• Respect for persons and cultures
    Treating people as autonomous agents; protecting the vulnerable
  • Beneficence (and non-maleficience)
    Doing no harm and maximising beneficial outcomes
  • Justice
    Treating human beings as equals: not being exploitative, distributing risks and benefits fairly

Much research work in the Global Context is undertaken within the social anthropology research tradition. Anthropology’s self-awareness of its ‘dark past’ (colonial contexts) has led to ethical questioning and rigour in relation to contemporary practice.1 The reflexive turn has been of particular significance to the ethical approach of ethnographic researchers: for the reflexive ethnographer ethics are negotiated with personal sensitivity in response to the emergent needs of the situation (see ‘Ethics, Politics and the Reflexive Researcher’). However, this has fed into concerns in wider social science practice and a reflexive, process orientated approach to ethics is also characteristic of other forms of social science such as participatory research (see ‘PR's inherent ethics’). Above all research at the global crossroads is not just an ‘anthropological’ concern but has implications for health, development, human rights, politics, biotechnology, genomics and gender and so forth.

Researchers need to develop knowledge of contextualised norms and decorum in all research contexts, especially where these impact directly on the research work. Research conducted inside/outside one’s own community/country raises special ethical and political issues relating to personal and national disparities in wealth, power, the legal status of the researcher, political interest and national political systems. The imperative to protect the vulnerable may take on particular significance in contexts of volatile political situations or repressive regimes.2 Specific contextual and political situations can make ethical judgements concerning the imperatives for beneficence and justice difficult. Moreover, research in the global context can involve the researcher in a complex interplay between governments (one’s own and local), international politics and other transnational interests such as NGOs and multinational corporations. In considering issues of justice and injustice, researchers may be located between competing value systems whilst working under the necessity to navigate a range of competing agendas. Governmental, NGO or multinational sponsorship of research can also lead to acute ethical dilemmas relating to accountability.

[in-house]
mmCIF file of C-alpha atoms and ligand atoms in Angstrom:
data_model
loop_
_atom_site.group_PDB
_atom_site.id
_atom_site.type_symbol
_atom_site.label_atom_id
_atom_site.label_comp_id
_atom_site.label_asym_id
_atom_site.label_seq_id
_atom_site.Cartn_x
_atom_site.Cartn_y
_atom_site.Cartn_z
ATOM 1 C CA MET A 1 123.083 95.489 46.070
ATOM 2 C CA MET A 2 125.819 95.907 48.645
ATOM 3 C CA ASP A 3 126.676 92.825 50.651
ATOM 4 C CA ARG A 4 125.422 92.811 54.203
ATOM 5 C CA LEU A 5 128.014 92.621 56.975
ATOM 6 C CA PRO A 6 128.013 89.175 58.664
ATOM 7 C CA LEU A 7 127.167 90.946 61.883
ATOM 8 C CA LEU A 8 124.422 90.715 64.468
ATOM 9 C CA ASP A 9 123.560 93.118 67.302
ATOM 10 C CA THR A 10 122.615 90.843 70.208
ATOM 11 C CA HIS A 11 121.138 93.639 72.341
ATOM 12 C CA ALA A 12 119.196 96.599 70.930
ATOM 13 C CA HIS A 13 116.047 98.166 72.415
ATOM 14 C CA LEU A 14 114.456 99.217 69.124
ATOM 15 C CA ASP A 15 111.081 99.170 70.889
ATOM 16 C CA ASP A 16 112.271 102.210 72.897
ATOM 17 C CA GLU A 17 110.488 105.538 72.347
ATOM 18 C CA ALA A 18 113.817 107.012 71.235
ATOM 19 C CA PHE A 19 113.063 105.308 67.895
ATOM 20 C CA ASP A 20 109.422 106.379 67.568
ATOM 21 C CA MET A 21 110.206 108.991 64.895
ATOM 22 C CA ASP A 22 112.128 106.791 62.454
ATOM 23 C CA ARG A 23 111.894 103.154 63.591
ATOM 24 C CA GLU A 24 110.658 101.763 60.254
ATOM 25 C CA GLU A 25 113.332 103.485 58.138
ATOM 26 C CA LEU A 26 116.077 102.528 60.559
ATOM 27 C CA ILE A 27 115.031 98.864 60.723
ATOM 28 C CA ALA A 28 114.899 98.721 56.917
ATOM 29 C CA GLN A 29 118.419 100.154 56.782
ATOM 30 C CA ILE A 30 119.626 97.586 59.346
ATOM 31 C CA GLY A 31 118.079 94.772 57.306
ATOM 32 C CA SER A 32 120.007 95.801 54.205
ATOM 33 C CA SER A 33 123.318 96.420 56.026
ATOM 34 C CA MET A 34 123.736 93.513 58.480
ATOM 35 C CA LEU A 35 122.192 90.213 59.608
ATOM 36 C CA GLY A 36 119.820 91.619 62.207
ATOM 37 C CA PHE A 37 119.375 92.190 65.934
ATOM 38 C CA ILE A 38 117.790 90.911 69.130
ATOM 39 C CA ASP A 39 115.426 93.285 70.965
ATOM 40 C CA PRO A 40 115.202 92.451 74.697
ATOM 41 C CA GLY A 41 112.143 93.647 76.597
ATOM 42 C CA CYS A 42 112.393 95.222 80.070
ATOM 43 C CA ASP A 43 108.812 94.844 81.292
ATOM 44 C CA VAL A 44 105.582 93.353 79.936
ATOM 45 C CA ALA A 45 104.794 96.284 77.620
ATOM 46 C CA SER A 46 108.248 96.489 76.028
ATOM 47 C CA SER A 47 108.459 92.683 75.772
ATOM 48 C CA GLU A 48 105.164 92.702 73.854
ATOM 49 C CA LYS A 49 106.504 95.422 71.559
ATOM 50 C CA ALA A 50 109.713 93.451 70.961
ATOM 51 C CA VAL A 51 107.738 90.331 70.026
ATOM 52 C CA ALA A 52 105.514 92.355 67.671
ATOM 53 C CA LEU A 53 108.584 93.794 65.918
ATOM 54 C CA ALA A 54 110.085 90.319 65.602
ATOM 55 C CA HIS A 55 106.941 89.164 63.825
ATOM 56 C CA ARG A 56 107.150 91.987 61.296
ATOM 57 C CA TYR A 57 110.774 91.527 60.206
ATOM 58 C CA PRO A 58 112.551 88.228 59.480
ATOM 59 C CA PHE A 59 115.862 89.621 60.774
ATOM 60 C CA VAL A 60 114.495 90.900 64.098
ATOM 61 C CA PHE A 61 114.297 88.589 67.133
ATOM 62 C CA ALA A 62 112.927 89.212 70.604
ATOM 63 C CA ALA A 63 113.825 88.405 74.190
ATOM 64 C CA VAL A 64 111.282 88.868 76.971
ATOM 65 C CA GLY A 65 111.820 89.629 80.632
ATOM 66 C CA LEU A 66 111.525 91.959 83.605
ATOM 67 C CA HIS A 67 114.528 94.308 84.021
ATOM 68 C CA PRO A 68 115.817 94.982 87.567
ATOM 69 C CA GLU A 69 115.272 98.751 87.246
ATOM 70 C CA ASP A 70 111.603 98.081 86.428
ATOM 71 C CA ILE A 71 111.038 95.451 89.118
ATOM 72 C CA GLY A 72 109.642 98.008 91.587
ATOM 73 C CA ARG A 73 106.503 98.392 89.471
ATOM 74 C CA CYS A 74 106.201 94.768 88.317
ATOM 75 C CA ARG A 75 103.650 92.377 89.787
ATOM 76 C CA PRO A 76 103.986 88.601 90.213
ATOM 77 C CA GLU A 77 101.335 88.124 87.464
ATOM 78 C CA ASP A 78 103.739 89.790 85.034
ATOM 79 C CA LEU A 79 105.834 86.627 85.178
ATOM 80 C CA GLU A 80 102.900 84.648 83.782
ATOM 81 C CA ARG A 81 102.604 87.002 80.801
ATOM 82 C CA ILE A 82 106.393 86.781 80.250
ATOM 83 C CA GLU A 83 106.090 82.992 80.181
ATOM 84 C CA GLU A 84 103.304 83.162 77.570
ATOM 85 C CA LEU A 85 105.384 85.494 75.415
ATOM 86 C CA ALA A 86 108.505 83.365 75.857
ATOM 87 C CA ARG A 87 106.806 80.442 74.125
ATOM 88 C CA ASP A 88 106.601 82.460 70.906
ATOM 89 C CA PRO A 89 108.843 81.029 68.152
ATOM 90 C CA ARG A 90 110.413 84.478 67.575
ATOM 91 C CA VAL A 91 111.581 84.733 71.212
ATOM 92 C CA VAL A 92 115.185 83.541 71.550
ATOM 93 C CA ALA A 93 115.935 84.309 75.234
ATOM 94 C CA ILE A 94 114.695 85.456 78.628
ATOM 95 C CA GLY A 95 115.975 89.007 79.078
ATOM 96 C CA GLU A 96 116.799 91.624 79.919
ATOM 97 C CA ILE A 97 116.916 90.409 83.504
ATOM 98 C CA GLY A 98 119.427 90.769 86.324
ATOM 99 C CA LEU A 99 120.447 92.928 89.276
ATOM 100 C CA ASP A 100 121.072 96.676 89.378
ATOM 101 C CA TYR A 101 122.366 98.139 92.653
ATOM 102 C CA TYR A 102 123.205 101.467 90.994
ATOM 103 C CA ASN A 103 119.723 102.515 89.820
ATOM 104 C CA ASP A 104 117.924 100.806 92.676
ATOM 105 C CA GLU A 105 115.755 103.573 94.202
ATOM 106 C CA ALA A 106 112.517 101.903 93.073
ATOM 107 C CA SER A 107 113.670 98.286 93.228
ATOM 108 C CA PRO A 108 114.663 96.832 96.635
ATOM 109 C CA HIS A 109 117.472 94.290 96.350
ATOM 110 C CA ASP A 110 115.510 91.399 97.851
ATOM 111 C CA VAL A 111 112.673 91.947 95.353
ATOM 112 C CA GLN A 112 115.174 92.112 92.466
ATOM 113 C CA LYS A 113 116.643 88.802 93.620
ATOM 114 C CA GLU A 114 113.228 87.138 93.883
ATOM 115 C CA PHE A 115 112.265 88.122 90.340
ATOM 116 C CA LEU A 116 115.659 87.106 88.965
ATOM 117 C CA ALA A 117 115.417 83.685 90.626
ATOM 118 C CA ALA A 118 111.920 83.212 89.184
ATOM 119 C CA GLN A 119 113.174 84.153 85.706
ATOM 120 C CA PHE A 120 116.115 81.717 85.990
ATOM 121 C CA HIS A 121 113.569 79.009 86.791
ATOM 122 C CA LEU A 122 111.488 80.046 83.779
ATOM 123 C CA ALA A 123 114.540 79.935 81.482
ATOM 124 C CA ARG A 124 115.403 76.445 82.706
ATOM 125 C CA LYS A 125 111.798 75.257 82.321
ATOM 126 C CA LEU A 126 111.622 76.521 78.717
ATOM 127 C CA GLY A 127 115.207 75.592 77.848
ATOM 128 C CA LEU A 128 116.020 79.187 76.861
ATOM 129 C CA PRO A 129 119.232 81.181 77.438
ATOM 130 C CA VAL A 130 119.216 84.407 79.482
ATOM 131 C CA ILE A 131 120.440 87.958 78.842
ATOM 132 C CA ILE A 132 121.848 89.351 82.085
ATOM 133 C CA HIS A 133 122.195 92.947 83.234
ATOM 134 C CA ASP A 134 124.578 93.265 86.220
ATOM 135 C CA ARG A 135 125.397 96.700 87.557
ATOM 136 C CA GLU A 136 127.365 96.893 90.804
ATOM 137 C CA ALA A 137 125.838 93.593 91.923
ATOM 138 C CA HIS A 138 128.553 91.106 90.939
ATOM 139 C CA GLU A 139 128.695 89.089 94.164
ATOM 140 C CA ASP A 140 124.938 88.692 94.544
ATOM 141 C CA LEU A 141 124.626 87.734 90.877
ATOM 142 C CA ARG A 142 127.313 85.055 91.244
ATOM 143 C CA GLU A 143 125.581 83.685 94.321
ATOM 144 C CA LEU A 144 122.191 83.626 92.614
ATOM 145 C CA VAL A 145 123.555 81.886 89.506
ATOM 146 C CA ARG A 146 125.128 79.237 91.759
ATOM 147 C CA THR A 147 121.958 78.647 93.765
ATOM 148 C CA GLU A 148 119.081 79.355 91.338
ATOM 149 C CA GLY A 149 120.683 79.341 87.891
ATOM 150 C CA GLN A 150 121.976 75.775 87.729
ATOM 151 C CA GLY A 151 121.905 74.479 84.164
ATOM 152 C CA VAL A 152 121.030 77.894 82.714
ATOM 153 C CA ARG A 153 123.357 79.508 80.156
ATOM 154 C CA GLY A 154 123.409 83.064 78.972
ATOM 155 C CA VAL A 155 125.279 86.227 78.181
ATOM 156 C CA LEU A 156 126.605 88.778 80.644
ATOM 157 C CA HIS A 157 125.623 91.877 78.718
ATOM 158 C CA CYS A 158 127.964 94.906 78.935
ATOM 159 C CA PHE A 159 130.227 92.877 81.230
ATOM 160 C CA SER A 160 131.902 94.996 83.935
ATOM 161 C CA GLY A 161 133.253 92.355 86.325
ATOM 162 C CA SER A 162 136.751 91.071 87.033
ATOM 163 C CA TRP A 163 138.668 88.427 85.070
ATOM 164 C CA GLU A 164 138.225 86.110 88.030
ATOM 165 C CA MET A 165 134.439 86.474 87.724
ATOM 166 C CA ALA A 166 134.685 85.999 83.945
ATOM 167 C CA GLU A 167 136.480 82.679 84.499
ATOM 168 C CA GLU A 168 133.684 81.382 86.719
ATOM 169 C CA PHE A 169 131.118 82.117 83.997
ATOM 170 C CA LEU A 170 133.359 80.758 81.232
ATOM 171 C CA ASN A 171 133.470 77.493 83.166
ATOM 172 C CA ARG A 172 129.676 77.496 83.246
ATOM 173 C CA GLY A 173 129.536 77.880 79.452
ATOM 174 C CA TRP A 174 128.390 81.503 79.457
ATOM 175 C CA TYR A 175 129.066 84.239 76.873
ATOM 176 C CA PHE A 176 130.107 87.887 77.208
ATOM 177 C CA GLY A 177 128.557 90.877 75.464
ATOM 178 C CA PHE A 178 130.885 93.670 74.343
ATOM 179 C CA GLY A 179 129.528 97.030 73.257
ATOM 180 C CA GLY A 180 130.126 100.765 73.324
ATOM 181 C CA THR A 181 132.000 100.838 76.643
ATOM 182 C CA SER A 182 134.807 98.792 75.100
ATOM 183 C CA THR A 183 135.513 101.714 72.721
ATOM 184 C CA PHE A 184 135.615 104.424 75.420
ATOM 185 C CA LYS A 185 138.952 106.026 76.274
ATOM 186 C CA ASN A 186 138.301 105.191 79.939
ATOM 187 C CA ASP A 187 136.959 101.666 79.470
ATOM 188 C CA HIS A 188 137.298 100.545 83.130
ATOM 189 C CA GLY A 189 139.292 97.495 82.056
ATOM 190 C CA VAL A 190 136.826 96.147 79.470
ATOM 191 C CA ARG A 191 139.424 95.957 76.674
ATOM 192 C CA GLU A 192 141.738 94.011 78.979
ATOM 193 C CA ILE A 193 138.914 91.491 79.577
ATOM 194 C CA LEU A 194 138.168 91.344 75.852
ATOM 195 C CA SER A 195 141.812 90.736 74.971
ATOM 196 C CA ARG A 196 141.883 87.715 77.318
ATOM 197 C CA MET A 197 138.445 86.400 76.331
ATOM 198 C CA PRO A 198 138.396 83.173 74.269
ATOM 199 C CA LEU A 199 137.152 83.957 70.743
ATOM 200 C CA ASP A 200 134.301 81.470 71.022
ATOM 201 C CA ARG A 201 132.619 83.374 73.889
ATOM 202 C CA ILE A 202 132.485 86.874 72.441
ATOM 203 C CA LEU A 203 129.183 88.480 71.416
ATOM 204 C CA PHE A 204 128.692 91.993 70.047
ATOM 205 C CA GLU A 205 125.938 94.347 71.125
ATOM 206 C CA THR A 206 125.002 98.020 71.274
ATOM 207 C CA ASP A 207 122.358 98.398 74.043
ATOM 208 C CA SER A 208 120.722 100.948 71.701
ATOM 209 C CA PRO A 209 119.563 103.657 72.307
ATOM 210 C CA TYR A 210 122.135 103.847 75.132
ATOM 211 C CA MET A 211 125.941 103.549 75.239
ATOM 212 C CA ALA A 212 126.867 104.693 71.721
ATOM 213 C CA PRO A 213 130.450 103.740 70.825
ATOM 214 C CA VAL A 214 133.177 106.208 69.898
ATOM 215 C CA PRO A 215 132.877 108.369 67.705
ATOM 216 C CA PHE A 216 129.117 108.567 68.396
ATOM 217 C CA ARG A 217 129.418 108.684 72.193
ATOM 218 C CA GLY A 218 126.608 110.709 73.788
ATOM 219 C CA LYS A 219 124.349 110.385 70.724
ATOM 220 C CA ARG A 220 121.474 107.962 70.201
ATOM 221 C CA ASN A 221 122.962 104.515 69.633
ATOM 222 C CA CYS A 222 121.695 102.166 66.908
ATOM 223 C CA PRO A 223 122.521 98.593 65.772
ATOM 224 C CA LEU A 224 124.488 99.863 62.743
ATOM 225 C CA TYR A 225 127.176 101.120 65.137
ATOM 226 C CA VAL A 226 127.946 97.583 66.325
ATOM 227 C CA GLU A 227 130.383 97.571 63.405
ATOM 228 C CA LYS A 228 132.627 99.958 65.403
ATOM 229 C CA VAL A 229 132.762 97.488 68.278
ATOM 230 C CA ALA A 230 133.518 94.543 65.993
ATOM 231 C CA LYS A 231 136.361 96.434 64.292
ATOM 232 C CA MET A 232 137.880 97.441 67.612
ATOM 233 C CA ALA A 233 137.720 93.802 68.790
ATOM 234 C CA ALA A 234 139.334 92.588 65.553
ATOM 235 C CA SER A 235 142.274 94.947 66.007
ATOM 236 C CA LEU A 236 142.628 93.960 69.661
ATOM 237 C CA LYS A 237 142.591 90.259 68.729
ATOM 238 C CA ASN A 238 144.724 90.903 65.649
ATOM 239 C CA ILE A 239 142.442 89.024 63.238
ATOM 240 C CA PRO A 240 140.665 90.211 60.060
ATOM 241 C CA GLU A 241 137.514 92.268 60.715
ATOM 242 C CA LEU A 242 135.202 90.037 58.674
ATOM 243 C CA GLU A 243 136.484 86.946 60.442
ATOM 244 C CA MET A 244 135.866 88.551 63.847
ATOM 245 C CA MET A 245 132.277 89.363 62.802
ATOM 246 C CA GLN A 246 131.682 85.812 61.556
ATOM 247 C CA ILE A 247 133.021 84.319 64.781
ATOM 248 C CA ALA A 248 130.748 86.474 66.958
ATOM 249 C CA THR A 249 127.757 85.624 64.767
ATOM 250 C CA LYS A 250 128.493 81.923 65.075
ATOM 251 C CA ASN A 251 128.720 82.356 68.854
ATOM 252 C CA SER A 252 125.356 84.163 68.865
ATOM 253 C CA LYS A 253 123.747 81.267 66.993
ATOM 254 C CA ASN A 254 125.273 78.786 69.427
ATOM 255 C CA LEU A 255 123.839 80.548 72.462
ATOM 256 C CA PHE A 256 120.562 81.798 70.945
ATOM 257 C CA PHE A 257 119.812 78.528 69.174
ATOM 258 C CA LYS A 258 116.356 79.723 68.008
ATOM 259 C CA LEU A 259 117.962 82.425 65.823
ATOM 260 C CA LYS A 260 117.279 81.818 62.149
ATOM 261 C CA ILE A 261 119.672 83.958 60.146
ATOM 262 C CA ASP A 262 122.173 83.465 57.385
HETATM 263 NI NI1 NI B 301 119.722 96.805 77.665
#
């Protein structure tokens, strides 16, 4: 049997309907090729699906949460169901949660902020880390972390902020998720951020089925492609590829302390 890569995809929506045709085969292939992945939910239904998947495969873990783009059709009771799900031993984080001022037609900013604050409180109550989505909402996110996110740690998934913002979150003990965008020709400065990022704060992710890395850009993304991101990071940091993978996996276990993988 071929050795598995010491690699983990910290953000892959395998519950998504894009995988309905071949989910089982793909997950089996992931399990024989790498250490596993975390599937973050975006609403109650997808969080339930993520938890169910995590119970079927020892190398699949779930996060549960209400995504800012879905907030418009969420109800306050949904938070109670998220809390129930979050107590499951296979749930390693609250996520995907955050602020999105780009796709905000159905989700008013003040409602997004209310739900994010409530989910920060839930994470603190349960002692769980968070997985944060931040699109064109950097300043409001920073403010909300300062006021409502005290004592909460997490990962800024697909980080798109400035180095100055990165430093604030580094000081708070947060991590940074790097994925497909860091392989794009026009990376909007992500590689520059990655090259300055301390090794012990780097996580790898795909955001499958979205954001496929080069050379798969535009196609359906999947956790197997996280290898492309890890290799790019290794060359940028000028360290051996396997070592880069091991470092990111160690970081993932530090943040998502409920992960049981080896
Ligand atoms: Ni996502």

1 See Mookherjee, Nayanika 2009. ‘Debates on Ethical Practice: A Perspective from the Association of Social Anthropologists’ in Anthropology News (American Anthropological Association) Vol 50, issue 6. Co-authored article with Dr. Ian Harper. September 09: 10-11. http://www.aaanet.org/pdf/upload/50-6-Harper_Mookherjee-In-Focus.pdf

2 See Mookherjee, Nayanika 2008. ‘Friendships and ethnographic ‘encounters within left-liberal politics in Bangladesh’ in H. Armbruster and A. Laerke eds. Taking Sides: Politics and Ethnography. (A Nancy Lindisfarne Fetschcrift). Oxford: Berghahn: 65-87
Also Mookherjee, Nayanika 2003. ‘Ethical Issues Concerning Representation of Narratives of Sexual Violence’. Women and War – activist website seeking to raise funds for war- affected women of 1971, http://www.drishtipat.org/1971/war.htm